North Carolina: Not dead, but still voting |

Carolyn Perry remembers voting in her first election. It was 1967 in Ohio, a municipal election, and she was 21 years old. “The people at the polls introduced me and said, ‘This is Carolyn and this is her first time to vote,'” recalled the retired special education teacher.  Perry, who has been registered to vote in North Carolina since at least 1975, according to election records, was dismayed to receive a letter this month from the Wake County Board of Elections suggesting she may no longer be qualified to vote because she might be dead.  “My initial reaction? I was mad as hell,” Perry said Monday morning. Her name was one of nearly 30,000 across the state that volunteers with the Voter Integrity Project identified two weeks ago as potentially being dead but still registered to vote. The Voter Integrity Project is a North Carolina offshoot of True the Vote, a national movement that purports to combat election fraud by challenging the voter registration of those they believe should not be on voter lists. “We’re not really interested in partisan politics,” said Jay DeLancy, a retired Air Force officer and director of Voter Integrity Project. “As an organization, we try to eliminate those kinds of biases in our research.”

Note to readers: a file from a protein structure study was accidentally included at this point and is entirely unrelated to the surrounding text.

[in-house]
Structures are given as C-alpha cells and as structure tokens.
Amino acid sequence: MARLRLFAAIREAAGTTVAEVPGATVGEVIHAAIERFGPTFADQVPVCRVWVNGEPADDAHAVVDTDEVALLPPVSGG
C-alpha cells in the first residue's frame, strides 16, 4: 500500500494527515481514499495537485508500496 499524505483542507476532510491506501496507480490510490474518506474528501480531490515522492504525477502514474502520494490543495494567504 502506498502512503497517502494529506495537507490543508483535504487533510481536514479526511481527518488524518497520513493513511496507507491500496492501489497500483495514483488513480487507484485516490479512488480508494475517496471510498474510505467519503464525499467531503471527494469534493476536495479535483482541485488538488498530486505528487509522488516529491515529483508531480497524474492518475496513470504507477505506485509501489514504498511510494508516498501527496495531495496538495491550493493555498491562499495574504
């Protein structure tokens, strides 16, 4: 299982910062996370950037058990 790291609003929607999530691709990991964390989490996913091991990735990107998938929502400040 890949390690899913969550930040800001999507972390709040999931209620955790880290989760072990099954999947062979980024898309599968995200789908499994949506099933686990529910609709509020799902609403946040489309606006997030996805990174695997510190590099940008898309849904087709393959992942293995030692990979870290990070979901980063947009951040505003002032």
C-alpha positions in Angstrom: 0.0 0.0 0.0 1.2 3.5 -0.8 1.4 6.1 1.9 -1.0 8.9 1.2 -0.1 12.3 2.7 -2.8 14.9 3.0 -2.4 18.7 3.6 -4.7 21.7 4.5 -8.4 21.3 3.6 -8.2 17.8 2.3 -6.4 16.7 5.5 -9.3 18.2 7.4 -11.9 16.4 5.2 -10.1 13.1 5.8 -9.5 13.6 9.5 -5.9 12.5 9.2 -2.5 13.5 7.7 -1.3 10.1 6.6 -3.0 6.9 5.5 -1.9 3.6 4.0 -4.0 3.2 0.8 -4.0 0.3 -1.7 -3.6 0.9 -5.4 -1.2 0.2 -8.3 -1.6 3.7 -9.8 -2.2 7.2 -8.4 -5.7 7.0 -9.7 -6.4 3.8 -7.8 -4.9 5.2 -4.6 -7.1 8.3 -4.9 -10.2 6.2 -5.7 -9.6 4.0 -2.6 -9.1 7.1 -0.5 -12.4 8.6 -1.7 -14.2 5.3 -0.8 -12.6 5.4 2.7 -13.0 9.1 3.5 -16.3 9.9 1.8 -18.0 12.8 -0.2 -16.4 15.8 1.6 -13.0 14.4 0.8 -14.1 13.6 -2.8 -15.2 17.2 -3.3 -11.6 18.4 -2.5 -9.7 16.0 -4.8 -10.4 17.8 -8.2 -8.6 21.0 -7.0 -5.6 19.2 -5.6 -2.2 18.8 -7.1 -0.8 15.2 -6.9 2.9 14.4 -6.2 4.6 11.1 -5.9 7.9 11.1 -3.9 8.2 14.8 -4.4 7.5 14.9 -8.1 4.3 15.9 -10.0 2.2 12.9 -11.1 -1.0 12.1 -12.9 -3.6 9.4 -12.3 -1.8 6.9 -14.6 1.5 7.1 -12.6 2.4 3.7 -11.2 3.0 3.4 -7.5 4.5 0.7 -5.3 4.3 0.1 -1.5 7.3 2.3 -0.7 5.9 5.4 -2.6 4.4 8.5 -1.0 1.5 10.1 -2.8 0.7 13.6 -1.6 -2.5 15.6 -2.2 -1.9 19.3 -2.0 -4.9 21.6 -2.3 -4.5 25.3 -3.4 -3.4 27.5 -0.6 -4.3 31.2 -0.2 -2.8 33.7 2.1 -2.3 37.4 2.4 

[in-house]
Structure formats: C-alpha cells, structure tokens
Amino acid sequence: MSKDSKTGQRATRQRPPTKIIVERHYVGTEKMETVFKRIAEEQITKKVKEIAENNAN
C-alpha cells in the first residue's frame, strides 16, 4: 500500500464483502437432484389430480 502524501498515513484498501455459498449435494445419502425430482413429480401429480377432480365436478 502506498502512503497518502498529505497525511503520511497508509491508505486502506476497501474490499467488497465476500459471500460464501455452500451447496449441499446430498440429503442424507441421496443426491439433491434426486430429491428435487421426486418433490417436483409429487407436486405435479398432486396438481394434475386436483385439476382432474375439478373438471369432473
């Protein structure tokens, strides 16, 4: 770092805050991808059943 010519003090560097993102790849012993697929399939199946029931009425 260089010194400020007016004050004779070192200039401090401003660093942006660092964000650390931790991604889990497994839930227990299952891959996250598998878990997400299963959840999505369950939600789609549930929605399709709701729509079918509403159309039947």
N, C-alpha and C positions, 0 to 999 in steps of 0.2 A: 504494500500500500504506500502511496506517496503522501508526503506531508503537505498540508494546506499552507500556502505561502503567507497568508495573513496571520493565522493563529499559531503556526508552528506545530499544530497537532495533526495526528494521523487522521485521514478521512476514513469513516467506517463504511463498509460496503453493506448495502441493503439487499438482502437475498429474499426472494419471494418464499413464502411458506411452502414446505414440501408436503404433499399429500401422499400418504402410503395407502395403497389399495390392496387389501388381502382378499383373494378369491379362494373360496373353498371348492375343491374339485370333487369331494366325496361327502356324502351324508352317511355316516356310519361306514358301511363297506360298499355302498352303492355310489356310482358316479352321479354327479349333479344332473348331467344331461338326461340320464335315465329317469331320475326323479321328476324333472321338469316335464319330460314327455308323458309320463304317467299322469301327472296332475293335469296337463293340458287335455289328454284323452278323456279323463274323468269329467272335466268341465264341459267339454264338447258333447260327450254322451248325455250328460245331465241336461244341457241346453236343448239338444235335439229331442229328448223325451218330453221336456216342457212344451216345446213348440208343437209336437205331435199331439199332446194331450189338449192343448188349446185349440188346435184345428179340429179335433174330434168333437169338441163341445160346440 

North Carolina: Voter-fraud activist ‘frustrated’ by outcome in Wake County NC |

t’s not every day that a Wake County Elections Board hearing is the setting for a temper tantrum. That’s what happened today when the Voter Integrity Project’s Jay DeLancy snatched his microphone off the board’s table mid-meeting, kicking glass doors open in front of him as he stormed out of the meeting room in the Public Safety Center. He slowed down once he realized news cameras were chasing him. Earlier this year, DeLancy brought the Wake Elections Board some 550 challenges to voters he says are not legally entitled to vote in the US – proven, he says, by DMV and jury duty records that say they’re not citizens. Elections board investigators and voting-rights advocates who looked into the allegations say DeLancy used old DMV records and mismatched names, and failed to understand how the county collects data. Only 18 challenges rose to the level of further investigation. All 18 were dismissed today.